As many students begin the upcoming school year remotely, educators at the Jacobs Institute for Innovation in Education at the University of San Diego’s School of Leadership and Education Sciences (SOLES) have developed a free, patent-pending curriculum and virtual tool called Pactful®, that helps teachers guide teen-aged students to think big, develop solutions to real-world problems and feel empowered in the process.
Recently named a Cool Tool finalist in the 2020 EdTech Awards, Pactful® is a free, virtual platform for teachers and teens around the world that uses three phases of design thinking to create solutions for local and global societal problems. Students begin by understanding a problem in their community, based on the United Nations’ 17 Global Goals, and create a solution to that problem by developing their own project prototype. Along the way, teachers leave feedback for students and guide students to the final pitching stage.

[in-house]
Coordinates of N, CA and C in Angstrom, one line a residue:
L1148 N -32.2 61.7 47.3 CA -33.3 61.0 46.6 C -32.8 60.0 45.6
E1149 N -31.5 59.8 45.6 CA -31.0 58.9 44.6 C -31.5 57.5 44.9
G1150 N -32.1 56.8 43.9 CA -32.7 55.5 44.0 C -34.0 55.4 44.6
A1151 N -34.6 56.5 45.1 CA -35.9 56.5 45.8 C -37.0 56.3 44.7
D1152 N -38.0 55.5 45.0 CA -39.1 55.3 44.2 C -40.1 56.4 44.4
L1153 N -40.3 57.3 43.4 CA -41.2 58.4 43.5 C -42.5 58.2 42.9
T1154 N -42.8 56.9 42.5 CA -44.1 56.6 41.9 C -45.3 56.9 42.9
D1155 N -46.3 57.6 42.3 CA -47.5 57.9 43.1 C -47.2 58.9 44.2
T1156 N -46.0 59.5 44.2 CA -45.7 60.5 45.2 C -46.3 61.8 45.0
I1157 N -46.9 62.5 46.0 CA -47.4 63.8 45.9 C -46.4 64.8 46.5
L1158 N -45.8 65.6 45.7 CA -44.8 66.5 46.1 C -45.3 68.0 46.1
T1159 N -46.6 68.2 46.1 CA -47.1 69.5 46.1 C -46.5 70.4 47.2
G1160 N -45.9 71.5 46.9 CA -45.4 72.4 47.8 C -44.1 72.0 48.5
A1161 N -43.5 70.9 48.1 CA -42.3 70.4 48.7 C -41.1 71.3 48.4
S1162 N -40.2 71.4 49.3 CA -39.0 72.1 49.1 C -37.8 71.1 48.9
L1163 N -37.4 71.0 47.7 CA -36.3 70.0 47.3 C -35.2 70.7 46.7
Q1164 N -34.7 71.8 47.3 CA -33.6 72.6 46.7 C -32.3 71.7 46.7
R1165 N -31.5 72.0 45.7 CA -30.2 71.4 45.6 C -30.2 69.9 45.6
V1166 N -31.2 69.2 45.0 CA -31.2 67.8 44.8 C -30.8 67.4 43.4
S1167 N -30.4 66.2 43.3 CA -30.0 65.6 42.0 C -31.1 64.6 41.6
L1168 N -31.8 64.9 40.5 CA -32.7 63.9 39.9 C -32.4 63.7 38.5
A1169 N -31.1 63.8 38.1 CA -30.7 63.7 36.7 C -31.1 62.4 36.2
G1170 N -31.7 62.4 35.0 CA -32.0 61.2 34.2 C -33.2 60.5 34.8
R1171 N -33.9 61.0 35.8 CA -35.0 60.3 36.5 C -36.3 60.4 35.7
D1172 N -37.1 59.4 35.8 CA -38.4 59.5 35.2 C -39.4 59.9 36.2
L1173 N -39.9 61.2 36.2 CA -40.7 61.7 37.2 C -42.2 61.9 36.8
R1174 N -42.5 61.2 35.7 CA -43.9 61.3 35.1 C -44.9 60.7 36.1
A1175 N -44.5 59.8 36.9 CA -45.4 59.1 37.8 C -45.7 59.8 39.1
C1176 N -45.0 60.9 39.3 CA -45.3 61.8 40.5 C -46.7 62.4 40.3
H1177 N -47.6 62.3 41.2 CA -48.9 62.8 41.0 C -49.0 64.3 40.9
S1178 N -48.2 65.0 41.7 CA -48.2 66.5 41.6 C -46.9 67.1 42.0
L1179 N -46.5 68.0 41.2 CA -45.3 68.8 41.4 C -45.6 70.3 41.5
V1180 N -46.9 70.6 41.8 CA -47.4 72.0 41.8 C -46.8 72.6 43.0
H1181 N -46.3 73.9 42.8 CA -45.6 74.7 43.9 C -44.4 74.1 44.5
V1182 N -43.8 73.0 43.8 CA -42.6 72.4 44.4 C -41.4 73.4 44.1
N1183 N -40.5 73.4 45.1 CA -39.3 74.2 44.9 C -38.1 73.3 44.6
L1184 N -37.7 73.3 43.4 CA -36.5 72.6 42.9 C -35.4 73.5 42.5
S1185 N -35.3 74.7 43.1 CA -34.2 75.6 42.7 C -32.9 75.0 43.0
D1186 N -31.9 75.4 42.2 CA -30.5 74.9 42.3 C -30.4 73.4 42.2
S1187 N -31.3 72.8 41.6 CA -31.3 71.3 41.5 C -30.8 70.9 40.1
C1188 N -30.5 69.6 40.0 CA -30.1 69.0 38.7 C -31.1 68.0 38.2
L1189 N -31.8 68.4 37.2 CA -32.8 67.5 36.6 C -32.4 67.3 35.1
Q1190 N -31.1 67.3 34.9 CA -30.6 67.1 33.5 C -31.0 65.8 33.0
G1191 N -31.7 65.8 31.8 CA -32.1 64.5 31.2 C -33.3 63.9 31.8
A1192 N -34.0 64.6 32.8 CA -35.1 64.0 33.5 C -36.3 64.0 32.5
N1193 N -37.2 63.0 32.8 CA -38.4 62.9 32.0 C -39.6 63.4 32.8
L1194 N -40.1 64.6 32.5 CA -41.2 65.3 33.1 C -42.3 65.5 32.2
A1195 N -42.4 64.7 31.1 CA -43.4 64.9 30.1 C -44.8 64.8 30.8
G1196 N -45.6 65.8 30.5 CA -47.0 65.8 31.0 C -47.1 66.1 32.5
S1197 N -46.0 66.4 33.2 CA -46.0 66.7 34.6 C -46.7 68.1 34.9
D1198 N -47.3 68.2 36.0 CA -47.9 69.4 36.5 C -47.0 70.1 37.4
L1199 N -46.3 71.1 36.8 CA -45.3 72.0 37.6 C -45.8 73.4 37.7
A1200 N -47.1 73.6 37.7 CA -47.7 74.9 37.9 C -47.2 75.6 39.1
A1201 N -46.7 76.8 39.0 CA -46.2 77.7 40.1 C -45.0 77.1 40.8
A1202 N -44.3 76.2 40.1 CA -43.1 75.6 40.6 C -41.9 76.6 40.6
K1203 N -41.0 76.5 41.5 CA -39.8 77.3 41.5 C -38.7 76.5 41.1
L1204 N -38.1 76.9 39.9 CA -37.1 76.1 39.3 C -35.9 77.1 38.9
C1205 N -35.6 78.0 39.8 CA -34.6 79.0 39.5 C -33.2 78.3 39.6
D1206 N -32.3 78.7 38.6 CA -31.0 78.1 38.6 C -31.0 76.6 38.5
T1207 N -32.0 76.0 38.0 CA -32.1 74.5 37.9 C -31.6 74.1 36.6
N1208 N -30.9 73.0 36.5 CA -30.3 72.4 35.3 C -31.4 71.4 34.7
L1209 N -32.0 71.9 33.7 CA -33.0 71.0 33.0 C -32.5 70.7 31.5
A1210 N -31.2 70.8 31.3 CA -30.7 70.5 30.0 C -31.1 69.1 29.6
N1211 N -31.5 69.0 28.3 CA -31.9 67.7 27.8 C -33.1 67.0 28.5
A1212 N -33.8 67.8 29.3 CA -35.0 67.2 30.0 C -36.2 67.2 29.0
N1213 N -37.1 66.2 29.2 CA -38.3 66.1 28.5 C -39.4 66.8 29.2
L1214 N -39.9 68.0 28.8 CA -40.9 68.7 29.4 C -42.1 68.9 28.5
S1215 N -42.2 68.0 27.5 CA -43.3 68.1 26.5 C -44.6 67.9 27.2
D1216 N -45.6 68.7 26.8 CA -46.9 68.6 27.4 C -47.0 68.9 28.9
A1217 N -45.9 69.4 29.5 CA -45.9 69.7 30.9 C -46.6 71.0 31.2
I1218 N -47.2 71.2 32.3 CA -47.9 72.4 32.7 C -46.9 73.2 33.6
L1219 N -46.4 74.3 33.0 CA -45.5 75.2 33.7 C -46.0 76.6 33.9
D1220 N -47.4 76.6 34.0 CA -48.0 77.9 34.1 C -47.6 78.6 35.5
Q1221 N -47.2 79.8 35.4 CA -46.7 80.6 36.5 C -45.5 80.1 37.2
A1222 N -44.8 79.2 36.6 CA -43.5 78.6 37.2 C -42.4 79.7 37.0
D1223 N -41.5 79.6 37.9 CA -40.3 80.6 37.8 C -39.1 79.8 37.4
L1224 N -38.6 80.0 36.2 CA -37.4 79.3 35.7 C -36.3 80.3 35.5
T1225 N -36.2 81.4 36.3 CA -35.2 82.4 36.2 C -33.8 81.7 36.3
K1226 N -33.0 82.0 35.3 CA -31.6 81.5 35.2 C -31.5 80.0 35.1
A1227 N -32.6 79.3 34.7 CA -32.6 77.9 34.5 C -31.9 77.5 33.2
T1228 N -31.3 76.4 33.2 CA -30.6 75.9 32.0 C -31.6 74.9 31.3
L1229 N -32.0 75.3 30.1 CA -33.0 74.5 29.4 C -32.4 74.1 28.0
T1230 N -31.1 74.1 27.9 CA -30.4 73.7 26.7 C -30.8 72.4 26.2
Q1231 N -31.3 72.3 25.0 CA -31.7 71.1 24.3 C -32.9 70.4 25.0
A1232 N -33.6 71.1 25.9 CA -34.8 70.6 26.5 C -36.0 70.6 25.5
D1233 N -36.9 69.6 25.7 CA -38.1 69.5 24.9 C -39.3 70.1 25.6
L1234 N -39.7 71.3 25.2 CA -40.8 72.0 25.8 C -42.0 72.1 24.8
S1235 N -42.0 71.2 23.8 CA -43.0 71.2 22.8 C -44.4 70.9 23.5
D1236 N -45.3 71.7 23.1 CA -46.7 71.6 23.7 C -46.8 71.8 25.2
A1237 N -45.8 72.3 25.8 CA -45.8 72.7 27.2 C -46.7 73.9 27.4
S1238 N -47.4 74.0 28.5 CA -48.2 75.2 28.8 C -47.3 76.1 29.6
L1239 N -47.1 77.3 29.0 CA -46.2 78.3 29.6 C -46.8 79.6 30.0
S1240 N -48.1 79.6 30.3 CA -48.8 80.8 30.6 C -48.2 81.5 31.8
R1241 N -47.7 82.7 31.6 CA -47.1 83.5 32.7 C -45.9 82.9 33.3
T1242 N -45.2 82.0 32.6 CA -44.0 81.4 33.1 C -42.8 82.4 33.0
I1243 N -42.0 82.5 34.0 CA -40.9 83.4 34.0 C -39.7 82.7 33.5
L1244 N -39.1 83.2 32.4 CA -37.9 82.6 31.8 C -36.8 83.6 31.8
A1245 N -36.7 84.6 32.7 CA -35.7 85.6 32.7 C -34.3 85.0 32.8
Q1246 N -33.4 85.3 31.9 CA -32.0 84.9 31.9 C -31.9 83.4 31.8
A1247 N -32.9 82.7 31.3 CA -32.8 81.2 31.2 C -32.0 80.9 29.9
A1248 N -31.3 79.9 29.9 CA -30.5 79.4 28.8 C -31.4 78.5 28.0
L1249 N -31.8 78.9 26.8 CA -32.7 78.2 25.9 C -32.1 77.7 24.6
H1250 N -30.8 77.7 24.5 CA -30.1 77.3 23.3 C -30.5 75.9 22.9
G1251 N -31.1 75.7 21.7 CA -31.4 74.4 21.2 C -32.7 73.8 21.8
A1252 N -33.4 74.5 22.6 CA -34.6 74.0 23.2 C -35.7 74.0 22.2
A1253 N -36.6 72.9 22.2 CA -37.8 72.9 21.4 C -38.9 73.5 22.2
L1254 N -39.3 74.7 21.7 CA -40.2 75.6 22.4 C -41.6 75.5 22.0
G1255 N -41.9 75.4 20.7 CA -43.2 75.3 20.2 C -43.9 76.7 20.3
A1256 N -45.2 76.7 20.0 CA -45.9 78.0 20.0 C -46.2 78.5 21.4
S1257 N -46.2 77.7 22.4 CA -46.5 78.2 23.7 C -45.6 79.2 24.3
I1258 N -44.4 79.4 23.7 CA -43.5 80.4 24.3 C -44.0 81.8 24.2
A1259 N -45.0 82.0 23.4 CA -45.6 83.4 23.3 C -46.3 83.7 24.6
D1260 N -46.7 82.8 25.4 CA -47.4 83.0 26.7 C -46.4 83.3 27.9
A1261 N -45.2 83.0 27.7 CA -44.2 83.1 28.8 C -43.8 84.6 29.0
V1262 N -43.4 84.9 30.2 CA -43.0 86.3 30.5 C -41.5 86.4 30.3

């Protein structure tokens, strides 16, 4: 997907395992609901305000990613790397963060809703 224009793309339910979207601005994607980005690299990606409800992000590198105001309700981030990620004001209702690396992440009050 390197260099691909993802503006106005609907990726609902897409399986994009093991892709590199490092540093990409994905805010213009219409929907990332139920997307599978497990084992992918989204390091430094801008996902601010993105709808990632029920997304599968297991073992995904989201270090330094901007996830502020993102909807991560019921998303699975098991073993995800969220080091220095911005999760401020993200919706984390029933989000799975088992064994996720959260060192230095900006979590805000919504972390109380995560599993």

Pactful® was created to serve as a resource for educators that provides an inclusive space for young innovative thinkers, of all backgrounds.
“We believe all learners can build a better world in their own communities and beyond when provided the right context, support and tools. Pactful was designed to recapture the “Lost Einsteins,” and empower learners, educators, and communities to innovate from within to build their better world,” said Dr. Lisa Dawley, Executive Director of the Jacobs Institute, and co-inventor of Pactful.
Earlier this year, students who used Pactful® had the opportunity to share their projects and compete against other students in the first-ever Jacobs Institute Changemaker Challenge. The first-place winner was a ninth-grade team from Mount Everest Academy from San Diego, CA who developed a hand-made, reusable, 100% eco-friendly reusable food bag.
Pactiful is currently being used across 24 U.S states and 10 countries, generating nearly 240 innovative, social good projects.